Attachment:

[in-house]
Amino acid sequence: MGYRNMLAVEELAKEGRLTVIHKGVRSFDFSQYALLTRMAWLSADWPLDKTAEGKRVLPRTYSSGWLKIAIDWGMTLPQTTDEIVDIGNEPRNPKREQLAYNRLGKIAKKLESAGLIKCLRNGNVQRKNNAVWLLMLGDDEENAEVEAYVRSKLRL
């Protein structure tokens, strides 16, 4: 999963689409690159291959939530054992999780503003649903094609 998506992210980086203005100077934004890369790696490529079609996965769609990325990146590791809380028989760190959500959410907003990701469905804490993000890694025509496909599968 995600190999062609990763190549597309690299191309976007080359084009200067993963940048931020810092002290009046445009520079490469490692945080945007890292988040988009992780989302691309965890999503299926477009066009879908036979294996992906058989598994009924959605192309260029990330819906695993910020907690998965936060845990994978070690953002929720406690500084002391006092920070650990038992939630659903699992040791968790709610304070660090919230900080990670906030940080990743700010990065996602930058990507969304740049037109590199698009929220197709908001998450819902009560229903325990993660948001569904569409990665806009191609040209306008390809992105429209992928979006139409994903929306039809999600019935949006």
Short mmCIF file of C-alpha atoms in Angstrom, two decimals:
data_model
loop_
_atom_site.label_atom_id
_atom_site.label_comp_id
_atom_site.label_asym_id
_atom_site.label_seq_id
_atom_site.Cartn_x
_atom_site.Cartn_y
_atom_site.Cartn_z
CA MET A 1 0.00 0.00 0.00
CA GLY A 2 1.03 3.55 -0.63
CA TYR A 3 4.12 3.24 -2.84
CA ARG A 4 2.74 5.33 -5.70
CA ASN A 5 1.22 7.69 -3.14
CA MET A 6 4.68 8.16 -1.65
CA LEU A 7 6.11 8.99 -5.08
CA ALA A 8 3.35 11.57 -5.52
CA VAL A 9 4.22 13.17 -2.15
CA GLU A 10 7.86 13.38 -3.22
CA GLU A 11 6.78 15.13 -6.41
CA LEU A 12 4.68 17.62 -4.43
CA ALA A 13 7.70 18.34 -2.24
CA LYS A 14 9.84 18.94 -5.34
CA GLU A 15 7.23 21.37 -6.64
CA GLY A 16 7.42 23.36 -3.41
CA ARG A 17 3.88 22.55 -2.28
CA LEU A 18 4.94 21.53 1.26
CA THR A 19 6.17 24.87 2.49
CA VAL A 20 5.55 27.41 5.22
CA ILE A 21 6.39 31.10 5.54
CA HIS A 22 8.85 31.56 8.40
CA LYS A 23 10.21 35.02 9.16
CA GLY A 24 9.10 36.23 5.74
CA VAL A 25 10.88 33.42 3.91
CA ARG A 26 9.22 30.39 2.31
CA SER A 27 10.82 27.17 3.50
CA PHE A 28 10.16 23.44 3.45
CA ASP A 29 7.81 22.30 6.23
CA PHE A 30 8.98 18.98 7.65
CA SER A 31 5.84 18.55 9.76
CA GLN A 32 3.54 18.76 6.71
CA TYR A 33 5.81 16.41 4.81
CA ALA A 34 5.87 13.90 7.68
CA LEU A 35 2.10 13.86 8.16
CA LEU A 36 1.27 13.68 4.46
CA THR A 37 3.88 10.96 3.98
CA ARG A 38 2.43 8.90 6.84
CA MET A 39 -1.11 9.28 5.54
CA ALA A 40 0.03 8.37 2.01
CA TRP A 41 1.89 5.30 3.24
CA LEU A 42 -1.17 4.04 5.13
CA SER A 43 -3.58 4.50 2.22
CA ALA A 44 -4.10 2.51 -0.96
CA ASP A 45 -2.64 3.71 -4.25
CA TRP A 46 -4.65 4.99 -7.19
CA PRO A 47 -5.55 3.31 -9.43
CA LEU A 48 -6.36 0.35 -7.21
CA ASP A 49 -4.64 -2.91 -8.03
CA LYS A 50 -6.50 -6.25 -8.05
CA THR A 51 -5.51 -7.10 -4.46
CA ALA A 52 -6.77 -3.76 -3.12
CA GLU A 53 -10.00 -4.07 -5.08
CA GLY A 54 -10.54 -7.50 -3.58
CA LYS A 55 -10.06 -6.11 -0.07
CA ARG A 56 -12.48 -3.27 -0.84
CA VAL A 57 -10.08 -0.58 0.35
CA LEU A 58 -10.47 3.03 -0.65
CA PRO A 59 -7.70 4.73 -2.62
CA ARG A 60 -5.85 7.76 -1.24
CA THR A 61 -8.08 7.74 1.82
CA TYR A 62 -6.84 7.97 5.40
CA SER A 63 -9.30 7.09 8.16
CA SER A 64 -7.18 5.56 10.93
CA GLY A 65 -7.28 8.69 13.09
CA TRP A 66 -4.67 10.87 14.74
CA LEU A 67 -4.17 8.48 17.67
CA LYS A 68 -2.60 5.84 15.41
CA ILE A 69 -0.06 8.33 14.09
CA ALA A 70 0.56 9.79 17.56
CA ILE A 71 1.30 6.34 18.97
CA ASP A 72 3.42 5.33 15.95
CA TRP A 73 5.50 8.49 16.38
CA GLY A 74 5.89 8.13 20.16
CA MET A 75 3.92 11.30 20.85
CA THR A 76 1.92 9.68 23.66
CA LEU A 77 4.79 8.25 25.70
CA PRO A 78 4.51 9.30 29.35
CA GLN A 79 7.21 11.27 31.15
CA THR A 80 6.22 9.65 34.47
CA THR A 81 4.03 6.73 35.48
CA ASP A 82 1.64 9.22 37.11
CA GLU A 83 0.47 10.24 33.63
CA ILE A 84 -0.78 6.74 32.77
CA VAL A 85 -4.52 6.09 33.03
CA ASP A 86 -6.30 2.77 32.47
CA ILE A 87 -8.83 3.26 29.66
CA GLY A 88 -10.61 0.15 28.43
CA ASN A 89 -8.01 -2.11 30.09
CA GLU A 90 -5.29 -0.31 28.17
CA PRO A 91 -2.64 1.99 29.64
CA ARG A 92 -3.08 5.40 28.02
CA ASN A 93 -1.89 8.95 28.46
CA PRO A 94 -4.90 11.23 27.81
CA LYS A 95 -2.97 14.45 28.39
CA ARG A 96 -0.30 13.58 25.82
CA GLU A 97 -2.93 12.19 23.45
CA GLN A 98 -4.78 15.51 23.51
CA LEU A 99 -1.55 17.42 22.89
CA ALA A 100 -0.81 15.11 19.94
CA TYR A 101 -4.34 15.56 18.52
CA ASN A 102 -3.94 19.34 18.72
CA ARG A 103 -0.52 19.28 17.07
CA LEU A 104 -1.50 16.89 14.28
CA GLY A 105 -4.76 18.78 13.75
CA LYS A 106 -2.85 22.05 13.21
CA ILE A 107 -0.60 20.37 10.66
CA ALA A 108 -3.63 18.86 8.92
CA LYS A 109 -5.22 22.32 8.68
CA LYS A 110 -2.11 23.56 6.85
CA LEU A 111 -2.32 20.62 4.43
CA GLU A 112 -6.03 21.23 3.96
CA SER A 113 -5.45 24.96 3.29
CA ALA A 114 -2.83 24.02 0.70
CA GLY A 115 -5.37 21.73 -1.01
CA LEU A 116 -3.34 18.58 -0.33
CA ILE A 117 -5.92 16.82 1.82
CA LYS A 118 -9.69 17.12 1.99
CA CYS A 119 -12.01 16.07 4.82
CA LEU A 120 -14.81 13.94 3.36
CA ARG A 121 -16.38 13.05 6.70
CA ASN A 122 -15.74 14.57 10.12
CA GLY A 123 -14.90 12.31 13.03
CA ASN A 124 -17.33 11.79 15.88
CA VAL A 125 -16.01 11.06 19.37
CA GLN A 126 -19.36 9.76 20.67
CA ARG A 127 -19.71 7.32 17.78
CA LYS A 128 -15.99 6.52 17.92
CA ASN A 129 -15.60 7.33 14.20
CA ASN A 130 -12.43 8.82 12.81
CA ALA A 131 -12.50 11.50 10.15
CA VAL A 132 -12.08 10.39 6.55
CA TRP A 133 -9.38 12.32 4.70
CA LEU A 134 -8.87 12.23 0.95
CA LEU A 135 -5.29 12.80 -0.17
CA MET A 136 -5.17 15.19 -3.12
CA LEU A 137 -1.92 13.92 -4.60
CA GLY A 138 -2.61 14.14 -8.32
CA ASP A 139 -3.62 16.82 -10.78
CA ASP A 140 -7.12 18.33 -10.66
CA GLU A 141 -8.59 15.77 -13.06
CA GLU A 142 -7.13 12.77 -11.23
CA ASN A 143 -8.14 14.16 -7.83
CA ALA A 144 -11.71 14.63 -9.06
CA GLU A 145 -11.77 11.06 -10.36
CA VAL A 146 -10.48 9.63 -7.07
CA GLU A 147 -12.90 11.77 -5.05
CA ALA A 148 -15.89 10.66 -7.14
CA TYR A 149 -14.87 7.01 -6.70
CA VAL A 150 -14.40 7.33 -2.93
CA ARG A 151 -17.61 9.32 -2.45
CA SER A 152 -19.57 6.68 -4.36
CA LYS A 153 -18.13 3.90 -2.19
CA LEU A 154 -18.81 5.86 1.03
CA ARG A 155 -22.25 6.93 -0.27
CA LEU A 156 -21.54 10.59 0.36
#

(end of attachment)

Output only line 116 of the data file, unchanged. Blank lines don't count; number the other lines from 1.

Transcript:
CA ARG A 103 -0.52 19.28 17.07